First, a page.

He did nothing to help, naturally. He simply sat in his chains and smiled and waited. He was perfectly willing to be escorted from the court every evening, relieved of his fetters and placed in his pit. It was a much pleasanter existence than being executed inch by inch by the Medorans. For all he cared, the Agskians could go on spending their planetary income until he finally died of old age.
The priestess-judge and her co-adjutors wore themselves out in discussions far into the night. They lost up to 15 pounds apiece, which on Agsk, where the average weight of adults is about 40, was serious. It began to look as if The Eel’s judges would predecease him.
Whom did The Eel love? They went into minutiae and subterfuges. He had never had a pet to which he was devoted. He had never even loved a house which could be razed. He could not be said to have loved the immense fortune he had stolen, for he had concealed his wealth and used little of it, and in any event it had all been confiscated and, so far as possible, restored proportionately to those he had robbed.
What he had loved most, doubtless, was his prowess in stealing unimaginable sums and getting away with it—but there is no way of “killing” a criminal technique.
Almost a year had passed. Agsk was beginning to wish The Eel had never been caught, or that they had never been awarded the glory of trying him.
At last the priestess-judge, in utter despair, took off her judge’s robes, put on the cassock and surplice of her sacred calling, and laid the problem before the most unapproachable and august of the gods of Agsk.
The trial was suspended while she lay for three days in a trance on the high altar. She emerged weak and tottering, her skin light blue instead of its healthy purple, but her head high and her mouth curved in triumph.
At sight of her, renewed excitement surged through the audience. News-gatherers, who had been finding it difficult of late to get anything to report, rushed to their instruments.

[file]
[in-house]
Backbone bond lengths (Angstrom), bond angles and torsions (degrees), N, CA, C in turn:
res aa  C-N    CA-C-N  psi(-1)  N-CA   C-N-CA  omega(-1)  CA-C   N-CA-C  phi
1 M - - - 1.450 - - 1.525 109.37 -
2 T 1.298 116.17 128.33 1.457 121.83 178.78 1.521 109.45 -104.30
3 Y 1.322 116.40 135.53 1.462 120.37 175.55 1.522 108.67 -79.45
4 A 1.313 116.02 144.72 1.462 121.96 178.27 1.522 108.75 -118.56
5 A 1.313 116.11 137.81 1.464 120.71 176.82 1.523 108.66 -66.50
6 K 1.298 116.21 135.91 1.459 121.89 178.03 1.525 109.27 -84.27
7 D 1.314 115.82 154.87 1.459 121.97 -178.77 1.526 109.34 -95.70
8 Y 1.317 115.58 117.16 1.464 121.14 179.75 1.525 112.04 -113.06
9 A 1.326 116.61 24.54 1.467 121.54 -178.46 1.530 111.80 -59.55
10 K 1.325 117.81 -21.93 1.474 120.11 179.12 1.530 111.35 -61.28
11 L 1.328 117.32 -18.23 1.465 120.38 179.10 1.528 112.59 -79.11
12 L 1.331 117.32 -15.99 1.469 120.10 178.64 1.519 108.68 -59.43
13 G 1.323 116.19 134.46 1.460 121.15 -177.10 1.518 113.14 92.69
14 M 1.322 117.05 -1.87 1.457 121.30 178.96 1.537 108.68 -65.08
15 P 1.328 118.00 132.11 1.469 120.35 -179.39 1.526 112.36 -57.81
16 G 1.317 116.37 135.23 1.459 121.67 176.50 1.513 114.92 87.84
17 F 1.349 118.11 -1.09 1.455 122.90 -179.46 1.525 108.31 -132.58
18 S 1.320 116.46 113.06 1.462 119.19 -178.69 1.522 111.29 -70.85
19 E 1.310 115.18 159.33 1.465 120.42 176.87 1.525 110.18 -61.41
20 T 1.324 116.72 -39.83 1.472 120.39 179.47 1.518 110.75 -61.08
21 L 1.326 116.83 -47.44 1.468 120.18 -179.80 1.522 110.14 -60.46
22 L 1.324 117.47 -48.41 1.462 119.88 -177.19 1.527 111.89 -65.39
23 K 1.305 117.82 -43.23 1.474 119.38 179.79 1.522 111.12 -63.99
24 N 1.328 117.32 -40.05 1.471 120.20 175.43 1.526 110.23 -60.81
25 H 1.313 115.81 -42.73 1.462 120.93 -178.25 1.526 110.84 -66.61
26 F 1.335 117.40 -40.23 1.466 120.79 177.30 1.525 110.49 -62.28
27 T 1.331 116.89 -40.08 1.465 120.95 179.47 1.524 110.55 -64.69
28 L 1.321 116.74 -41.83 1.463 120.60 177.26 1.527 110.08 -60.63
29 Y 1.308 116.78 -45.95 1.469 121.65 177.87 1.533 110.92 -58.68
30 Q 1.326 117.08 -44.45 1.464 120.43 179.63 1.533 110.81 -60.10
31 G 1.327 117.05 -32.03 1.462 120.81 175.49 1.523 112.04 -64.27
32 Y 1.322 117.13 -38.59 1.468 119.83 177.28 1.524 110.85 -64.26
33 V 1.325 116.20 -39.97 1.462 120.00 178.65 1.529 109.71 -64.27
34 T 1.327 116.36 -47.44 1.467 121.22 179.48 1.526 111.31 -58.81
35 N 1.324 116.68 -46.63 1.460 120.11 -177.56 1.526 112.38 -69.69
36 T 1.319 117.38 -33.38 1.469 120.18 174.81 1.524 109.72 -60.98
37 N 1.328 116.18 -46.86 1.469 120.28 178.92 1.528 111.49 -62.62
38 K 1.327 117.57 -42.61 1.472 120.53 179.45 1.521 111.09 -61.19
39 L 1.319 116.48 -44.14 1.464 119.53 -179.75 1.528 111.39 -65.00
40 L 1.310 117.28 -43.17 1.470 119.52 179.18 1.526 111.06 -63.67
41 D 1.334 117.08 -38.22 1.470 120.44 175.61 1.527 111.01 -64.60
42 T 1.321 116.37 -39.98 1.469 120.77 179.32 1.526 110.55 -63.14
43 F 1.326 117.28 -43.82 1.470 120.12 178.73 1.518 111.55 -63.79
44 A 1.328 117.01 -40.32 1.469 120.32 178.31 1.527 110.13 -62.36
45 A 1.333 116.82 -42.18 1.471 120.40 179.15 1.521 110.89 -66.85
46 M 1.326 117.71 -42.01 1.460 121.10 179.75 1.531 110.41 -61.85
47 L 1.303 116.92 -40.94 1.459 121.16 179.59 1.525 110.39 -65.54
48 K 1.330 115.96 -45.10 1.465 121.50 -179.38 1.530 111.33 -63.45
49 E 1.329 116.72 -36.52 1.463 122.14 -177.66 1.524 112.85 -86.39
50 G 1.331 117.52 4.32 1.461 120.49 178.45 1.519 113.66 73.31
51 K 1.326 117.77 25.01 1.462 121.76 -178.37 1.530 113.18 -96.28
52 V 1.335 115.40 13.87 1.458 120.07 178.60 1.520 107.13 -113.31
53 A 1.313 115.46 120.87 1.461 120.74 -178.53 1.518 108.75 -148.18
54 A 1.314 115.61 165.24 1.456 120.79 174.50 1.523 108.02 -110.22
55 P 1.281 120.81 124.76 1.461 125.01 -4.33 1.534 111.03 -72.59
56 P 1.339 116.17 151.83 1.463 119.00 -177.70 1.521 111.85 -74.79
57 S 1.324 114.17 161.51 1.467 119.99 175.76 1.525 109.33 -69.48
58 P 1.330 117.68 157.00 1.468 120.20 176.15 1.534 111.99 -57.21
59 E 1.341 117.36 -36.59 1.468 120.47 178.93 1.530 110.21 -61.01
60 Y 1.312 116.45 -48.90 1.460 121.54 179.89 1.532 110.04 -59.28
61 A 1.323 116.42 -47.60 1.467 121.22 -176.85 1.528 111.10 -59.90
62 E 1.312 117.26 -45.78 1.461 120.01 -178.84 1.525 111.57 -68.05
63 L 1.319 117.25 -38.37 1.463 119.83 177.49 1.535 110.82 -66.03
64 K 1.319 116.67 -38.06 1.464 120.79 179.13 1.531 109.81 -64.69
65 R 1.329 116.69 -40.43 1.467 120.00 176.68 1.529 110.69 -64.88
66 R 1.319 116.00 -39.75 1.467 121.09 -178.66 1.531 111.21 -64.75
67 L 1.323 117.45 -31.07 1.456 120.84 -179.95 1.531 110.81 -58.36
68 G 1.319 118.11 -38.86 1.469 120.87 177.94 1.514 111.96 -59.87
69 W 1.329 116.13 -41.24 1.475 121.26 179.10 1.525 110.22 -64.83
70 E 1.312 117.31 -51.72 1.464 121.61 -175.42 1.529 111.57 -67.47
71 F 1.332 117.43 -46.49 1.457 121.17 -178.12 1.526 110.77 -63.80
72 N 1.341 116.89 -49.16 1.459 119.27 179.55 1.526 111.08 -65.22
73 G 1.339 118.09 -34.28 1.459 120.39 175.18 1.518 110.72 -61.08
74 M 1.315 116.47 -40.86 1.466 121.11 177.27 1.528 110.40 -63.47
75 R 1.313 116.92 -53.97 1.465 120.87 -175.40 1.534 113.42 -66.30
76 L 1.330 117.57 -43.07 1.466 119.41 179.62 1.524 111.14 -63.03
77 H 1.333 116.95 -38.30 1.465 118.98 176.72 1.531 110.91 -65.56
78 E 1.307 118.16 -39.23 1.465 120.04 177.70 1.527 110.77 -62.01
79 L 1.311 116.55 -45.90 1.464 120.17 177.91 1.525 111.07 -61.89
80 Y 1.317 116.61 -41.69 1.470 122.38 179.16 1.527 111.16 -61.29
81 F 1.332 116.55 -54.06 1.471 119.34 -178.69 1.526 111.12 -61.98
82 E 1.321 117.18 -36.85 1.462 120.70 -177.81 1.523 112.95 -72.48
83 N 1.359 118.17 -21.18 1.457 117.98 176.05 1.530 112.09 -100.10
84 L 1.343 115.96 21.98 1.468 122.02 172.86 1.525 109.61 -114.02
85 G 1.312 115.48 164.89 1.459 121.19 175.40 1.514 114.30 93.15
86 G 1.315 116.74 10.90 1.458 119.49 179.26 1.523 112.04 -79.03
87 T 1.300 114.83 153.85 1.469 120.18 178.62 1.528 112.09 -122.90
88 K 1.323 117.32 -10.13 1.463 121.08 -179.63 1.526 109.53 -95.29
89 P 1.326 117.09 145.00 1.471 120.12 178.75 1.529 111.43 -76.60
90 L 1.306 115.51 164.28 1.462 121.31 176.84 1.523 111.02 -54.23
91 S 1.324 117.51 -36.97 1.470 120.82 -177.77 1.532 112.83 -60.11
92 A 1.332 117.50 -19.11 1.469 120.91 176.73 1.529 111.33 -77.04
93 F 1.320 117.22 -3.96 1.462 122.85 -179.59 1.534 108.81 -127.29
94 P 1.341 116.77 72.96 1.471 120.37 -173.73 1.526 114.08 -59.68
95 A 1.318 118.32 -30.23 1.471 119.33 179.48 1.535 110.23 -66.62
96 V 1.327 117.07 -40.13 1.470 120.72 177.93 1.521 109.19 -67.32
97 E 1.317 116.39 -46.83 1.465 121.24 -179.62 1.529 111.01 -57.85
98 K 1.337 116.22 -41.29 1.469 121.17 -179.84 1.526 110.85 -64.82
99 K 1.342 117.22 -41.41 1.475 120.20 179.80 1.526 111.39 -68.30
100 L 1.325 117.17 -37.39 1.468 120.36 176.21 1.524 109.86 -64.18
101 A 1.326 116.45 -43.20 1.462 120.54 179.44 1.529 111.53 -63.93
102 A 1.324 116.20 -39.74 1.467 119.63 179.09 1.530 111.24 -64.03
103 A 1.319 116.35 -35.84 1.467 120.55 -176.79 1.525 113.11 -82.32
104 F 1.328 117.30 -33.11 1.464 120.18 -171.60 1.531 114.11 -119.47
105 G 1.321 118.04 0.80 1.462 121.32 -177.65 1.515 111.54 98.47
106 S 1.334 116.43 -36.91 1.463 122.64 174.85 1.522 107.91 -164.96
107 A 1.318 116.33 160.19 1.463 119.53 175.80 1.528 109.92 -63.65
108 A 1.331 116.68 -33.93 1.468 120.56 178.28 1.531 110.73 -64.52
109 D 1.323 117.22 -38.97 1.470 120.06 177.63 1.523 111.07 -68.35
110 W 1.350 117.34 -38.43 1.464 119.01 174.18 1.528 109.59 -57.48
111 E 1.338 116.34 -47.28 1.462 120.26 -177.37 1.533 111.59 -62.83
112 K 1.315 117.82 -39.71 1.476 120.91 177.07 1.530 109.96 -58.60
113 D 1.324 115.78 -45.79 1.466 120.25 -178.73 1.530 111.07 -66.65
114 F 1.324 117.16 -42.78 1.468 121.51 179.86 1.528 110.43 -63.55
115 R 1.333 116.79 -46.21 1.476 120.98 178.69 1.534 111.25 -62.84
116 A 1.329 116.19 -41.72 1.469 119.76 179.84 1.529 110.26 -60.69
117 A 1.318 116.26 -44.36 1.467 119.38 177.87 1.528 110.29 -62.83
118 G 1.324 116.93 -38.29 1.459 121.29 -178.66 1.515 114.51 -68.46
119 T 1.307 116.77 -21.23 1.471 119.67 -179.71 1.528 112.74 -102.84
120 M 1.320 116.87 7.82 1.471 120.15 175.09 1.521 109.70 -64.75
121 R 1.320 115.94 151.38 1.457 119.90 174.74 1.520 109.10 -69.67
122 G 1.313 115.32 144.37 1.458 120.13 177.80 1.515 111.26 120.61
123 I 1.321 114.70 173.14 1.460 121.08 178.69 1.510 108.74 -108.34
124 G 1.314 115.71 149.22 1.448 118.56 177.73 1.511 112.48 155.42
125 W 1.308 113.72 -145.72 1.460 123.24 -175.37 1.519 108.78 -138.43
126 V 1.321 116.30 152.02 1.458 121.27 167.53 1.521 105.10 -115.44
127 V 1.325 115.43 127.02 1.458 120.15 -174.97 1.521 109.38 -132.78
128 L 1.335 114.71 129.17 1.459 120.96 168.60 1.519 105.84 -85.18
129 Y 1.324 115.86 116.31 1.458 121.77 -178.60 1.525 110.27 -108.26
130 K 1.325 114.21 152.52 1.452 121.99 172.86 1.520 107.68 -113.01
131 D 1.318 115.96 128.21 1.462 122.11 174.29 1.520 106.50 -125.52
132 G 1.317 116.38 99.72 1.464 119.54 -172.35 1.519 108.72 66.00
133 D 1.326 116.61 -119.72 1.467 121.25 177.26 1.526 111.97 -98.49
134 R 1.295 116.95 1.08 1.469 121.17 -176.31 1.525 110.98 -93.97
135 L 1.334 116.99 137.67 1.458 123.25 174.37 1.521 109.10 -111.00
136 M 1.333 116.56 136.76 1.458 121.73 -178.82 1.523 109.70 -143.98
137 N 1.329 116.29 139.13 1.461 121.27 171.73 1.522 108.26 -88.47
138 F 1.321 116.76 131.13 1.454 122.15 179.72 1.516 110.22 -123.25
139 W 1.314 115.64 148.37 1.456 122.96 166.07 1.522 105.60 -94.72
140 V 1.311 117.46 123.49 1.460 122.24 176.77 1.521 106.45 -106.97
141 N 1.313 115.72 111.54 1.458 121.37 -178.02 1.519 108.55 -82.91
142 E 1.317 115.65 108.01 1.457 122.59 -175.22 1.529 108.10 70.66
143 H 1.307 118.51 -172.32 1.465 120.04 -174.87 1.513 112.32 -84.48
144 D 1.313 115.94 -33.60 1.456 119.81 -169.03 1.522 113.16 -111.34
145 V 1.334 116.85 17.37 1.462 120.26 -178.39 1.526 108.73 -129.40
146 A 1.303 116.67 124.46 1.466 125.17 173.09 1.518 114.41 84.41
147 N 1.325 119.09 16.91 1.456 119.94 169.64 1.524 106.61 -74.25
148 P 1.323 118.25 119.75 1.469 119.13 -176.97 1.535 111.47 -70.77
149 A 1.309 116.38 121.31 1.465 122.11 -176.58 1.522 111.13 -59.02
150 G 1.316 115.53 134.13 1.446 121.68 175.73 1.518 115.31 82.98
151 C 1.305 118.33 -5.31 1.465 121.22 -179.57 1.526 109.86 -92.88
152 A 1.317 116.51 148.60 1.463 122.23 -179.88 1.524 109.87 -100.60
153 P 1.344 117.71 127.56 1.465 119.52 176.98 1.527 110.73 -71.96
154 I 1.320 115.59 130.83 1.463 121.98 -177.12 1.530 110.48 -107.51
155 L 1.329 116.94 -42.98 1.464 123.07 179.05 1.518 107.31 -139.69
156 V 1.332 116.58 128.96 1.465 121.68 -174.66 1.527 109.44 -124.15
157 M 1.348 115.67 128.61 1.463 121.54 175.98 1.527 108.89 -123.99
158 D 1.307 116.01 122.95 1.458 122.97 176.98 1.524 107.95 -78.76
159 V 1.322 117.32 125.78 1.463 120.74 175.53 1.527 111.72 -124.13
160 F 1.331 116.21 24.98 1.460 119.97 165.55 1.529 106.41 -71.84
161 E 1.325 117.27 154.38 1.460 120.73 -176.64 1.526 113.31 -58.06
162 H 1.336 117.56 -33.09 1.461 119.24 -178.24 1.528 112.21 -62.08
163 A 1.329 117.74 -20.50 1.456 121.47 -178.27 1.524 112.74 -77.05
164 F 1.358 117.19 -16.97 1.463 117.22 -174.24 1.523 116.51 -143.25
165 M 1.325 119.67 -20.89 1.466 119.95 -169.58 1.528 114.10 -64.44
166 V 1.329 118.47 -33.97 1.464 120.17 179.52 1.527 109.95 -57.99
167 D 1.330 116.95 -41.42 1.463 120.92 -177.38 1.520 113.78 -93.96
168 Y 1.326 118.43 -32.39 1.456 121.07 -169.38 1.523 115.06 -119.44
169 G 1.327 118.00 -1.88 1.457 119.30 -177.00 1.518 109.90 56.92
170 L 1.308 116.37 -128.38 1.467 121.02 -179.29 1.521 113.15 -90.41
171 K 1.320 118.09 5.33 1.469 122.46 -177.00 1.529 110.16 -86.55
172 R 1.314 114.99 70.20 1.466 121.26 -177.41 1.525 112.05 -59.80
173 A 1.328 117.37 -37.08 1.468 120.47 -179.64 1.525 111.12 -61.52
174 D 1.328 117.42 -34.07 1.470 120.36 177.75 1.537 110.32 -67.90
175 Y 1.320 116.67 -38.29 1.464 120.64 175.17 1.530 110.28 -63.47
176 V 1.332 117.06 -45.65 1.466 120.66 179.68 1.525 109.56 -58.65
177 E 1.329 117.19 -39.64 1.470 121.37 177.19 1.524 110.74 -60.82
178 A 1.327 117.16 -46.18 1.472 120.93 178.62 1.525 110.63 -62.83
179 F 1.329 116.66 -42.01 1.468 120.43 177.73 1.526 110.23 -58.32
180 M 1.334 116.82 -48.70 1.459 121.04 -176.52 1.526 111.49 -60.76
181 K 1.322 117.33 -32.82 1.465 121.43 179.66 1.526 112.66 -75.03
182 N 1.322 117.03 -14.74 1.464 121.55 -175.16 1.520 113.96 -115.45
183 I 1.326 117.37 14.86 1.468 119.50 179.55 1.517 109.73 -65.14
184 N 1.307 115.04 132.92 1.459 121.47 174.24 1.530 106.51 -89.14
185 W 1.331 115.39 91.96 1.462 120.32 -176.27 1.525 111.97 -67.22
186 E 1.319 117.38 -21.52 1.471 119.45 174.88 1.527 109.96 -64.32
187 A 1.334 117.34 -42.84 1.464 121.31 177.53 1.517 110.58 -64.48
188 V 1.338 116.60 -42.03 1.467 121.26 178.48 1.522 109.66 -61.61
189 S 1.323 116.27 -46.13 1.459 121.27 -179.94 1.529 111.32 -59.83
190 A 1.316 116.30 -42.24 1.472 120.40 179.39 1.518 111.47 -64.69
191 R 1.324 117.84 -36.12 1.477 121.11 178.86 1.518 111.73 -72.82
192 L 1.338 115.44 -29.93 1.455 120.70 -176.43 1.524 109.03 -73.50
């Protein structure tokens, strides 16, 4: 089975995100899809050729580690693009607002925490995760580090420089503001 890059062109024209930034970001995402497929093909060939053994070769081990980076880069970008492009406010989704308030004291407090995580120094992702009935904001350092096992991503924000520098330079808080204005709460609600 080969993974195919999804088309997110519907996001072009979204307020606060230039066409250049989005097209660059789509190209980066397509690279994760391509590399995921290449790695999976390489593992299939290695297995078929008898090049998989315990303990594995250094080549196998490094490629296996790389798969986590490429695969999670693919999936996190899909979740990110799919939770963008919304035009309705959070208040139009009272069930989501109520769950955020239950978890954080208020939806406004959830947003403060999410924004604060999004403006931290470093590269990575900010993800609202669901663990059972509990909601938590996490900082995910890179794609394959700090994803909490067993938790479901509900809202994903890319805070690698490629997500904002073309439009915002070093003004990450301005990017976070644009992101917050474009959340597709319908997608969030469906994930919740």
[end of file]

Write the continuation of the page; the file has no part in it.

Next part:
“Remove the defendant’s chains and set him free,” the priestess-judge ordered in ringing tones. “The Great God of the Unspeakable Name has revealed to me whom the defendant most loves. As soon as he is freed, seize him and slay him. For the only being he loves is—himself.”
There was an instant’s silence, and then a roar. The Medorans howled in frustration.
But The Eel, still guarded but unchained, stood up and laughed aloud.
“Your Great God is a fool!” he said blasphemously. “I deny that I love myself. I care nothing for myself at all.”
The priestess-judge sighed. “Since this is your sworn denial, it must be true,” she said. “So then we cannot kill you. Instead, we grant that you do indeed love no one. Therefore you are a creature so far outside our comprehension that you cannot come under our laws, no matter how you have broken them. We shall notify the Federation that we abandon our jurisdiction and hand you over to our sister-planet which is next in line to judge you.”
Then all the viewers on tridimens on countless planets saw something that nobody had ever thought to see—The Eel’s armor of self-confidence cracked and terror poured through the gap.
He dropped to his knees and cried: “Wait! Wait! I confess that I blasphemed your god, but without realizing that I did!”
“You mean,” pressed the priestess-judge, “you acknowledge that you yourself are the only being dear to you?”
“No, not that, either. Until now, I have never known love. But now it has come upon me like a nova and I must speak the truth.” He paused, still on his knees, and looked piteously at the priestess-judge. “Are—are you bound by your law to—to believe me and to kill, instead of me, this—this being I adore?”
“We are so bound,” she stated.
“Then,” said The Eel, smiling and confident again, rising to his feet, “before all the Galaxy, I must declare the object of my sudden but everlasting passion. Great lady, it is you!”
The Eel is still in his pit, which has been made most comfortable by his sympathizers, while the Council of the Galactic Federation seeks feverishly and vainly, year after year, to find some legal way out of the impasse.
Agsk, however, requests all Federation citizens to submit solutions, the grand prize for a workable answer being a lifetime term as president of the planet. A secondary contest (prize: lifetime ambassadorship to the Galactic Federation) is offered for a legal way around the statute barring criminals (specifically The Eel) from entering the primary contest.
N.T. Narbutovskih is a bestselling author and writes in the tech and security fields. His work has appeared in Metastellar, Air and Space Power Journal and Over the Horizon Journal for both fiction and non-fiction, and he has spoken on leadership and geopolitics at the USAF Squadron Officer School and NavyCON. His first book, Steel in the Blood, has received rave reviews and is available now wherever books are sold. Join his mailing list for exclusive early access and an opportunity to pre-order his next book at Narbutov.com.